Suspect in cold case killing of Swedish student died in 1988

A convicted felon who was a suspect in the kidnapping and killing of a Swedish exchange student who disappeared in the San Francisco Bay Area in 1982 has long been dead, authorities say.

Henry Lee Coleman died Feb. 5, 1988, a Social Security Administration spokeswoman told The Marin Independent Journal. There was no record on where he died or a cause of death.

The U.S. Department of Justice matched seven bones discovered in a Fremont canyon five years ago to Elisabeth Martinsson. She was living with a family in Marin when she disappeared.

Martinsson's identity was released publicly last month. A cause of death was never determined.

When she disappeared, Martinsson had gone to the store in a yellow Volkswagen Rabbit she borrowed from the family she was living with.

Ten days later, police stopped the car in Boise City, Oklahoma, and found a man at the wheel and a woman in the passenger seat.

The couple initially lied to police about their identities and sped off while officers were talking to them. They were later arrested, and police determined the driver was Coleman, a then-31-year-old convicted rapist.

Coleman had served 10 years in prison on rape convictions in Oklahoma and was wanted on a robbery warrant out of San Bernardino County, authorities said.

The passenger was a woman he picked up in Seattle before driving east. Prosecutors dropped the case against the woman for lack of evidence, while Coleman was tried on auto theft charges but not for Martinsson's killing.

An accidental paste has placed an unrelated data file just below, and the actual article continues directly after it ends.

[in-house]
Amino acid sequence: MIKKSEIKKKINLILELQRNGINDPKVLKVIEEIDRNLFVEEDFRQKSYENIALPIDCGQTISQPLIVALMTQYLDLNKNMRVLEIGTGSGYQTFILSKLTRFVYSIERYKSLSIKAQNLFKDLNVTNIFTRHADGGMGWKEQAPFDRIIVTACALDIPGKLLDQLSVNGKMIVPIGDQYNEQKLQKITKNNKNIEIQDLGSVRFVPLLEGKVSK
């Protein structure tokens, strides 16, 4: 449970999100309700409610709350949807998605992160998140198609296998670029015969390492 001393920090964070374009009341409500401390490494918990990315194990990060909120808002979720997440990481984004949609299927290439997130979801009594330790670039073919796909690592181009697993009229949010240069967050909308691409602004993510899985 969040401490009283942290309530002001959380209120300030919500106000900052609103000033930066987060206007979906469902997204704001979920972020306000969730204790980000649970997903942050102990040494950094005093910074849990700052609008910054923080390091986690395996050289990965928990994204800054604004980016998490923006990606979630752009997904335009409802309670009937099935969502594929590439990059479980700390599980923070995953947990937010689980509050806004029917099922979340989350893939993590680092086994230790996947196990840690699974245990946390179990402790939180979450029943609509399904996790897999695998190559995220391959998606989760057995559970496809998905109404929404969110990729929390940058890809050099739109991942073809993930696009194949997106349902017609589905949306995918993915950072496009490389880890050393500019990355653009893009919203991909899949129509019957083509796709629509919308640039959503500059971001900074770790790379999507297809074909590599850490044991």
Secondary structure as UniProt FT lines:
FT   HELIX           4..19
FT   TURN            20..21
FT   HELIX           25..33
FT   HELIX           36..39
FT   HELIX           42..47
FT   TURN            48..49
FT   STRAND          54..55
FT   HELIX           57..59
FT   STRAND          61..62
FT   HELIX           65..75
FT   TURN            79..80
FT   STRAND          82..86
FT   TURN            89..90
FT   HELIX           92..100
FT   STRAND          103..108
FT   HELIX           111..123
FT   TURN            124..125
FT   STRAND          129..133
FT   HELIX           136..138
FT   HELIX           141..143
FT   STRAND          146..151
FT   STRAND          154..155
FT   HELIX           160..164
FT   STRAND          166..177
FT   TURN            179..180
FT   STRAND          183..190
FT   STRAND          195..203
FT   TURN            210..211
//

During court proceedings, a witness said she saw a man resembling Coleman approach a young woman resembling Martinsson at Larkspur Landing, and they got in a yellow car like the one Martinsson was driving.

Coleman eventually was convicted of auto theft and went to prison.

Jeffrey Callison, a state prisons department spokesman, said Coleman was as paroled in October 1986 and released from parole monitoring in November 1987.

Martinsson's remains were cremated for transportation to family members in Sweden.

Martinsson was from Uddevalla, a small town about 50 miles from the Norwegian border, and her ashes will be buried at her parents' gravesite. Her brothers in Sweden declined to speak to The Associated Press.

Bay Area NewsElisabeth MartinssonHenry Lee ColemanMarin

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